- KalVista Pharmaceuticals said its experimental, oral drug for the rare disease hereditary angioedema succeeded in a mid-stage trial, reporting Tuesday that significantly fewer patients given the pill after suffering one of the disease's hallmark swelling attacks needed injectable "rescue" drugs than those who received a placebo.
- The drug, code-named KVD900, was able to relieve symptoms about as well as some of the established injectable drugs like Takeda's Firazyr or Pharming's Ruconest, leading Wall Street analysts to believe the treatment has a good chance of succeeding commercially should it get through late-stage testing.
- Company executives said they expect to meet with the Food and Drug Administration in coming months to discuss the design of a Phase 3 trial aimed at gaining approval. Kalvista shares nearly doubled in price in midday trading, changing hands at $28.35 apiece.
Hereditary angioedema, or HAE, can cause life-threatening episodes that involve swelling of the throat or intestines, along with the face and extremities.
While it affects an estimated 1 in 100,000 people, HAE has numerous acute treatments, including fresh frozen plasma, Firazyr, Ruconest, and an androgen therapy called danazol. Treatments to prevent attacks have also been developed, such as Takeda's Cinryze, and more recently, BioCryst's Orladeyo.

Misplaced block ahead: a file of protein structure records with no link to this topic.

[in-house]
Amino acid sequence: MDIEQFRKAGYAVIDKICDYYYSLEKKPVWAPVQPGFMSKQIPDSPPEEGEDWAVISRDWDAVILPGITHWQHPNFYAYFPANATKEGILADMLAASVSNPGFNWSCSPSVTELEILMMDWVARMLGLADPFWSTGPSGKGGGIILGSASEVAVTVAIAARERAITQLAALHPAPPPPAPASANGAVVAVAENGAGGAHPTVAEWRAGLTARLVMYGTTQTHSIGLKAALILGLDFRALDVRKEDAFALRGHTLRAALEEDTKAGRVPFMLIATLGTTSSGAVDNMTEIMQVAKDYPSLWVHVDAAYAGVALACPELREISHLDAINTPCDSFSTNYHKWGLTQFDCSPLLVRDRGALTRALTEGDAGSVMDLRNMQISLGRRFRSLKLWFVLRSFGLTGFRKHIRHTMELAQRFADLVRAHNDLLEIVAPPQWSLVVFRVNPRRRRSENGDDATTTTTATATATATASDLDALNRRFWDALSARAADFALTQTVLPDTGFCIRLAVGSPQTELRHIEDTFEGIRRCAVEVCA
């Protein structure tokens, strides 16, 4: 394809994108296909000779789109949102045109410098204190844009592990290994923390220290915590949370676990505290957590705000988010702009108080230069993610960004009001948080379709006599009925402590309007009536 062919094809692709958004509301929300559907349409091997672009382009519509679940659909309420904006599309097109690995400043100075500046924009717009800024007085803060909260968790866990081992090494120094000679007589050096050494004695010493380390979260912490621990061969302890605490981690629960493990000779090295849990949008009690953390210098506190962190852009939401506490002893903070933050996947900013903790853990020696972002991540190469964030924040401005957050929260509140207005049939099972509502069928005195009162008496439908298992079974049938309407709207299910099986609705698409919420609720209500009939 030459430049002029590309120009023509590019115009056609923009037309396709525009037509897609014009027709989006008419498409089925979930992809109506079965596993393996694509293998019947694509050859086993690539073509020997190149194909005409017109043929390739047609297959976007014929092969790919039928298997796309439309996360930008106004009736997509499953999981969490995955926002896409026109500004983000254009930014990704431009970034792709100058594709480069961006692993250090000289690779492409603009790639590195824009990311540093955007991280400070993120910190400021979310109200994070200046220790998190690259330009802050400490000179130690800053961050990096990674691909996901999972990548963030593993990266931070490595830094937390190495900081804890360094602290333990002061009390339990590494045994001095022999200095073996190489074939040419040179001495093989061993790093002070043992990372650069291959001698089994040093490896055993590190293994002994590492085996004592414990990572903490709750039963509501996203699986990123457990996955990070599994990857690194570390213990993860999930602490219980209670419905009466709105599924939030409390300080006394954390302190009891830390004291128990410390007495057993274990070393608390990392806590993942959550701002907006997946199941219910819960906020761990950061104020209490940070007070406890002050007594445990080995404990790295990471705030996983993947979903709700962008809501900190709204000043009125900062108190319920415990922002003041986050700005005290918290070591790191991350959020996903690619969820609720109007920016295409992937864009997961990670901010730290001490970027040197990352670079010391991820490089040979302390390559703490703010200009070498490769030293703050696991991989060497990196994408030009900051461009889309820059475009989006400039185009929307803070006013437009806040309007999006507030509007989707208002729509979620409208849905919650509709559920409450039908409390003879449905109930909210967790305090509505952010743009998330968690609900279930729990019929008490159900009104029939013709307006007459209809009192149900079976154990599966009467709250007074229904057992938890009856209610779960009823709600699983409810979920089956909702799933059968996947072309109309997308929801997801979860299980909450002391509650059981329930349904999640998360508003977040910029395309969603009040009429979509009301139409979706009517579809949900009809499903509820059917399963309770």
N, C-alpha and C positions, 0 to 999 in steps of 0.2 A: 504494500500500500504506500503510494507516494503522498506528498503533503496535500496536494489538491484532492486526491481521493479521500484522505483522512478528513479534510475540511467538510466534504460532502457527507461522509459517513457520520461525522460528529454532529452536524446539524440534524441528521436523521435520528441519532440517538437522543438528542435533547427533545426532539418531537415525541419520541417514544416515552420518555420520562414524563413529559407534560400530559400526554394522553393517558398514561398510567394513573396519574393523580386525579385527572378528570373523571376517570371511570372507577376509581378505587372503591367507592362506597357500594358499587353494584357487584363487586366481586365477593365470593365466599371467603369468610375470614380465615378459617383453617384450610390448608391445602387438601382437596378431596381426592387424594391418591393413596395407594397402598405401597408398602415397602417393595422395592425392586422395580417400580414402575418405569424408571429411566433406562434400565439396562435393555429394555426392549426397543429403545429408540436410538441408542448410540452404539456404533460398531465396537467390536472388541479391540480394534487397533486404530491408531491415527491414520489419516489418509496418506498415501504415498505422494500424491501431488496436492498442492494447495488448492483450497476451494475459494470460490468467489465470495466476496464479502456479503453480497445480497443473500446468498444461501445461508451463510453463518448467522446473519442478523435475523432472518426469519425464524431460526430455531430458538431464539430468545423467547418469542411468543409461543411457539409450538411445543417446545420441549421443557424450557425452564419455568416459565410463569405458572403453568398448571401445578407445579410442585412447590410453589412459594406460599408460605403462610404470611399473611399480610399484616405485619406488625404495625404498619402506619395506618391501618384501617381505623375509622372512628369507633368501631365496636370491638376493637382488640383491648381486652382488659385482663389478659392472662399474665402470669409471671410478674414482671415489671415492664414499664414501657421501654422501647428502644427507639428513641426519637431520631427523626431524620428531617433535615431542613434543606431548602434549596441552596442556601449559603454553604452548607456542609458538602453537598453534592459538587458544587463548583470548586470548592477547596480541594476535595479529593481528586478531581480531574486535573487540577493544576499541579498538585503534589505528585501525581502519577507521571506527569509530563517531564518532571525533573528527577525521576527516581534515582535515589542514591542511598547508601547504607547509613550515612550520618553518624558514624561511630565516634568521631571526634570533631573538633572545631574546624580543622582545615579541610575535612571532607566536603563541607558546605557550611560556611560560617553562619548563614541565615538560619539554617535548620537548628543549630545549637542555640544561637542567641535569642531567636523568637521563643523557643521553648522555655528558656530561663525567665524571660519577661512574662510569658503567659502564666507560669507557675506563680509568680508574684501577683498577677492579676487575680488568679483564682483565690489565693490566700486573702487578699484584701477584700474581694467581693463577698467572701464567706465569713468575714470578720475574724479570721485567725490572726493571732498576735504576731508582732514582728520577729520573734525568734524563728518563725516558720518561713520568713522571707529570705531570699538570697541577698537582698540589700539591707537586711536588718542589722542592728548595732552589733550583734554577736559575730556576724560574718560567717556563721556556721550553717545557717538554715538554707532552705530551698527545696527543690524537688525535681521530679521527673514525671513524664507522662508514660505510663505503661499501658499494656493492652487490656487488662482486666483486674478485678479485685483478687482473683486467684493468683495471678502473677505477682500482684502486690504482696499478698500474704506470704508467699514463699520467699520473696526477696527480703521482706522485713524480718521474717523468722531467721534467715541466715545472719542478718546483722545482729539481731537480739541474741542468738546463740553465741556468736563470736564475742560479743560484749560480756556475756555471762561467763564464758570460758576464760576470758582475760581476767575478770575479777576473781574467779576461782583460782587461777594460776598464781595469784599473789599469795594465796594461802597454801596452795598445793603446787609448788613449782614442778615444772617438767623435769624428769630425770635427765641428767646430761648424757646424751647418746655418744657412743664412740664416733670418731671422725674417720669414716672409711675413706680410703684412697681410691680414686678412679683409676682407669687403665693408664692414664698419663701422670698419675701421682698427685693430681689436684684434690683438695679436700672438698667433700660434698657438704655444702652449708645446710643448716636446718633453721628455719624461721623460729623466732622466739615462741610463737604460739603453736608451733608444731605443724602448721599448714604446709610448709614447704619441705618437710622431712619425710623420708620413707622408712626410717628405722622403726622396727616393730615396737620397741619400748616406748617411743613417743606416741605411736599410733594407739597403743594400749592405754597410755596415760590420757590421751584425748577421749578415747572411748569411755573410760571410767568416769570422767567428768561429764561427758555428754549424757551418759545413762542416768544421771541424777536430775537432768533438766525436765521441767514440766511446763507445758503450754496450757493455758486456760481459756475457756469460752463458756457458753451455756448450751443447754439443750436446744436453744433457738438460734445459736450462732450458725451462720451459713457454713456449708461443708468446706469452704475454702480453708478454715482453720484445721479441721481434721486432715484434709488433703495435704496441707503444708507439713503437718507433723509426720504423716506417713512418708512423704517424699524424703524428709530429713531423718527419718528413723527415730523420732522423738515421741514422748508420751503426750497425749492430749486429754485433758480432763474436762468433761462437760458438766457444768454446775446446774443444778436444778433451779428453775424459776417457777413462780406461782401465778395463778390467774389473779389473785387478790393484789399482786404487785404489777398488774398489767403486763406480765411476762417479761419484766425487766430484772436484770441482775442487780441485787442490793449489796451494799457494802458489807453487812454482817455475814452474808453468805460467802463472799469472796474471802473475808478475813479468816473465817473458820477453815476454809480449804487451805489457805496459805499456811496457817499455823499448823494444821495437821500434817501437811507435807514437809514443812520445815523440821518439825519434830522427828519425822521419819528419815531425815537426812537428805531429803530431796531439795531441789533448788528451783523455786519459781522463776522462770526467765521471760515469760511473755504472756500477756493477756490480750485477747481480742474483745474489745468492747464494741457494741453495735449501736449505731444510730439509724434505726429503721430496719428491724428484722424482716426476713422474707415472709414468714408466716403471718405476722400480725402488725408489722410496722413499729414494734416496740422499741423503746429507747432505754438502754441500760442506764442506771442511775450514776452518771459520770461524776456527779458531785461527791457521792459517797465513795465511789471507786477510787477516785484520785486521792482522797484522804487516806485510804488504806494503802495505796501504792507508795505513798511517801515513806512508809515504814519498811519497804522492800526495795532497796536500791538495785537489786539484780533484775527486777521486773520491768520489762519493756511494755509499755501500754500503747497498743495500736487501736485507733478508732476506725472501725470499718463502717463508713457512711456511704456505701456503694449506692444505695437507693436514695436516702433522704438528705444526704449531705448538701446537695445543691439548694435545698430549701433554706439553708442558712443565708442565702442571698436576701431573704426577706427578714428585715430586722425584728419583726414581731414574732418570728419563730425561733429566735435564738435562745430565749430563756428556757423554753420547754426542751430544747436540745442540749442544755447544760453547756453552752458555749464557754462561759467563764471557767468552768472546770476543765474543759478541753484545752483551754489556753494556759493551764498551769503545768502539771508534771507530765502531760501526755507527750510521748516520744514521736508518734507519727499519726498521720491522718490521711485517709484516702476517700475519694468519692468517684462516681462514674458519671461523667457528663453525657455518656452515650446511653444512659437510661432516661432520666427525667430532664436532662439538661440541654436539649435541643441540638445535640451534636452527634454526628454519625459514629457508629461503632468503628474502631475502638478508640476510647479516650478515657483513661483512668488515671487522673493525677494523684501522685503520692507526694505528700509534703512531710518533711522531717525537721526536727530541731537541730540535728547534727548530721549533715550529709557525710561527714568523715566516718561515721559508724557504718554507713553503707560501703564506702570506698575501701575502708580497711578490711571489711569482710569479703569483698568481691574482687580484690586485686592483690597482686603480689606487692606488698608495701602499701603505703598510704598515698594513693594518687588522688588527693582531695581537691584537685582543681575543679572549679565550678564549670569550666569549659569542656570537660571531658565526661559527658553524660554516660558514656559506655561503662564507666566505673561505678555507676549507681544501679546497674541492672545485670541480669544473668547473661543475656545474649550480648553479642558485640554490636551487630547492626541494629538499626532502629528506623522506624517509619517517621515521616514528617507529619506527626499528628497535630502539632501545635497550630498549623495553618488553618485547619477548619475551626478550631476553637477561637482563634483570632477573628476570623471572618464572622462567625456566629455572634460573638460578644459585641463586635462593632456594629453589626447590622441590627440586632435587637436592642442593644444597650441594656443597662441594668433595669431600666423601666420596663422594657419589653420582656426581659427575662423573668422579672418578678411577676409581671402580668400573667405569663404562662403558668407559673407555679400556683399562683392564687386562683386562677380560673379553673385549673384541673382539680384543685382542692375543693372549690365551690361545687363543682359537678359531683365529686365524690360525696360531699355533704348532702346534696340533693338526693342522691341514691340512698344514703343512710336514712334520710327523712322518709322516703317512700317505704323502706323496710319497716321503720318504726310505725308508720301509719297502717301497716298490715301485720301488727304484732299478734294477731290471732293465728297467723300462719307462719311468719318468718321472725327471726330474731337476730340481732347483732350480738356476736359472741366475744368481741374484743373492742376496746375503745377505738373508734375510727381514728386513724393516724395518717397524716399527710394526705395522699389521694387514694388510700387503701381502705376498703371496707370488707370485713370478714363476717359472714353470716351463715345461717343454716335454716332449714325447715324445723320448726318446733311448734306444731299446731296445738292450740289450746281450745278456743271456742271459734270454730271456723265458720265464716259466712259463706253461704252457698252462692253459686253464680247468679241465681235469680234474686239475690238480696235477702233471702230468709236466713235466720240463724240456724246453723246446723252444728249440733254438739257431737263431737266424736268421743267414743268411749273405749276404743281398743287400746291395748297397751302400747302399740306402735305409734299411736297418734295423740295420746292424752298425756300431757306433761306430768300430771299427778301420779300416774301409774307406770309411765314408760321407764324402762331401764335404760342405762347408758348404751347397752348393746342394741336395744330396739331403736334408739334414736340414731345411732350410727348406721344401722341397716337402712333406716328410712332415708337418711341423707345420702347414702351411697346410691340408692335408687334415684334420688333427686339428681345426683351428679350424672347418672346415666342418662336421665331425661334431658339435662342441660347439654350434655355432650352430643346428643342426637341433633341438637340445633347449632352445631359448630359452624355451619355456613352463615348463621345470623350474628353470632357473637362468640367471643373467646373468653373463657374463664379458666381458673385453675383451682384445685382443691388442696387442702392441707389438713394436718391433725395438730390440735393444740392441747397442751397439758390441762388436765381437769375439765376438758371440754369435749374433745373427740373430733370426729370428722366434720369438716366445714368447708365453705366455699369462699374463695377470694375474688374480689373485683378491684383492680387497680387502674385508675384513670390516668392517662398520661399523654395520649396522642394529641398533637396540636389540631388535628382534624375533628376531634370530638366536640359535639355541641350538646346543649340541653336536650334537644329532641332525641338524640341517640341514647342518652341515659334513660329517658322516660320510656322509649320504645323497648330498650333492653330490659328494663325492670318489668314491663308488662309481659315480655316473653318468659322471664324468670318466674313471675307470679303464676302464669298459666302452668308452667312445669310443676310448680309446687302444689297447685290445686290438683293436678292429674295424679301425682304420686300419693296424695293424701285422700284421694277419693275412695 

Despite the small size of the market, HAE treatments are lucrative for drugmakers. Takeda, for example, earned 129.8 billion yen ($1.2 billion) in revenue from three HAE drugs in the 12 months ending March 31, 2020.
There is room for improvement as well. All treatments for HAE attacks are injectable. KalVista aims to show its oral treatment can be just as effective as others and safe enough to use whenever an attack occurs, which could represent a compelling alternative to standard care.
The main goal of KalVista's Phase 2 trial of KVD900 was to prevent the use of other acute treatments as "rescue" medications. When compared to placebo, it succeeded, with 15% of patients given KVD900 needing rescue drugs within 12 hours of treatment compared with 30% of those given a placebo.
Secondary goals compared KVD900 to existing acute drugs based on symptomatic relief. For example, in tests to approve Ruconest, the drug relieved symptoms a median of 1.5 hours after treatment. Though cross-trial comparisons should be treated with caution, patients on KVD900 experienced symptom relief in a median of 1.6 hours.
The achievement of "injectable-like" effectiveness in a pill should give KVD900 a good shot at competing against incumbent products, Stifel analyst Paul Matteis wrote in a Feb. 9 note. HAE specialists "suggested than an oral medicine with close to injectable-like efficacy could be a preferred product in the acute space," he wrote.
In addition, analysts believe a convenient drug for attacks would encourage some patients with mild and moderate disease now taking preventive medications to stop treatment.